In a time before service stations, cell phones, or bottled water, they would venture out into hostile and dangerous enviroments. Exploring, pathfinding, and creating, what would become one of the greatest system of roads the world has ever seen.
The Mountain Time Zone adds an hour to my life, I stop to spend it in Sierra Blanca, Texas.
The town is a collection of decay.
Random relicts, soon to be rubble, front the old Bankhead town’s Mainstreet.
The town is not Pop Star friendly.
Snoop Dogg, Willie Nelson, Nelly, and Fiona Apple have all been arrested in the town of fewer than 600 residents.
The crime, drug possession.
The “Sister Gift Shop and Rocks” is open and I decide to pay the store a visit. Inside I find a collection of random rocks and jewelry, trinkets and novelties, dusty odds, and broken ends.
I meet the shop’s owner, Rosenda.
We talk like long lost friends.
Two individuals in a lonely place, removed from time and existing within somethng geater. Something not of our making. Something we respond to. A world that we must respect. An entity we must exist in humbly, for it is too large and powerful to respond or bow to us.
We chat about where we are going and where we hav been. In only minutes I learn about her life, children, challenges, and suc esses. Finally, we ponder the changes that are inevitable and what lies ahead.
I wander out into the afternoon heat, and she continues her business within her shop.
Sierra Blanca is a romantic West Texas ghost town.
Allamoore, Texas, in the 1988-89 school year had a total of three students – the smallest enrollment in Texas.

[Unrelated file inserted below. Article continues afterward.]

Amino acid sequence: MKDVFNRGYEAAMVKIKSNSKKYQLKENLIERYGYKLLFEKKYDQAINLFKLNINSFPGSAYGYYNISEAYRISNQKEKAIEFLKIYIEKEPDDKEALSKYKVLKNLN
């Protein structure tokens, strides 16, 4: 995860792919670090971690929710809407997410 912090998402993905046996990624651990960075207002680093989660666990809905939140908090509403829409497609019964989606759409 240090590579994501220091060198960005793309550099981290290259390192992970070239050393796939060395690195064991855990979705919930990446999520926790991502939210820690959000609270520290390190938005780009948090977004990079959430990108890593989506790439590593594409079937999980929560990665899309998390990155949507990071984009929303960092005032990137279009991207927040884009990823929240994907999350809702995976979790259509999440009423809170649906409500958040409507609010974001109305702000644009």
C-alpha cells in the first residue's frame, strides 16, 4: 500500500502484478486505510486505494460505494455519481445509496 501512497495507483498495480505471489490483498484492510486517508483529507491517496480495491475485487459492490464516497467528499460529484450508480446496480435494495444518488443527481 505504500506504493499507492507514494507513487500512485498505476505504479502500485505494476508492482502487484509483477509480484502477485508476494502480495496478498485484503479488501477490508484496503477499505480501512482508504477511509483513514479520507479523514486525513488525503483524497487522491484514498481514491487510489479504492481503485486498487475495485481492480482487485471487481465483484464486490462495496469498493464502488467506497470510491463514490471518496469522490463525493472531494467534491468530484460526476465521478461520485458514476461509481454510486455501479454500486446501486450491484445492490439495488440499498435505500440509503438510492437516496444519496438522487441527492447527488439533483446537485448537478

Below is a photo of the remnants of the Allamoore public school.
As close as I can get to the old road without being on private property is the service road. This allows me to adjust my pace and scan the roadside for the o road. I make frequent stops to enjoy the big sky and gorgeous views of the mountains that surround the huge valleys.
The services are few and far between. Many stops have limited services such as non-working gas pumps, empty shelves, and refrigerators void of beverages.
I turn south at Fort Hancock and head toward the border.
I will be on Texas Highway 20 all the way into Paso. Within an arms reach of Mexican dirt and traveling through the most beautiful orchards in Texas, I meander in and out of Mexican culture and Texas agriculture, a balance that has existed for years.
Today green and white border patrol vehicles are perched along the road. Keeping an eye out of ner-do-wells.
El Paso. An international Texas city. An independant. Wild. Claimed by only those who live within its boundaries.
So here I am at Rosa Cantina. Over 900 hundred miles I have traveled. Changes in culture and climate, scenery and society, economics, and the environment.
An eclectic mix of people and places that all exist in Texas.
That cool morning days ago outside of Texarkana, Texas, has brought me to this warm afternoon in El Paso.
Emotion hits me that my journey is over, and I recall the first quote I borrowed from Henri Frederic Amiel – “The best path through life is the hig ay”. I asked if the best path through Texas the Bankhead?
Today, I declare that if you are not in a hurry to end your jou ney. If life is too short to rush thro gh. If you think you could find a friend in an unfamiliar place. If there are things hidden in the trees that you would like to see. If the world is a prominent place that still has something to discover. Then yes, The Bankhead is the best path.
Thank you to all who experienced this journey with me. I hope this will encourage you to embark on your own adventure to experience something new.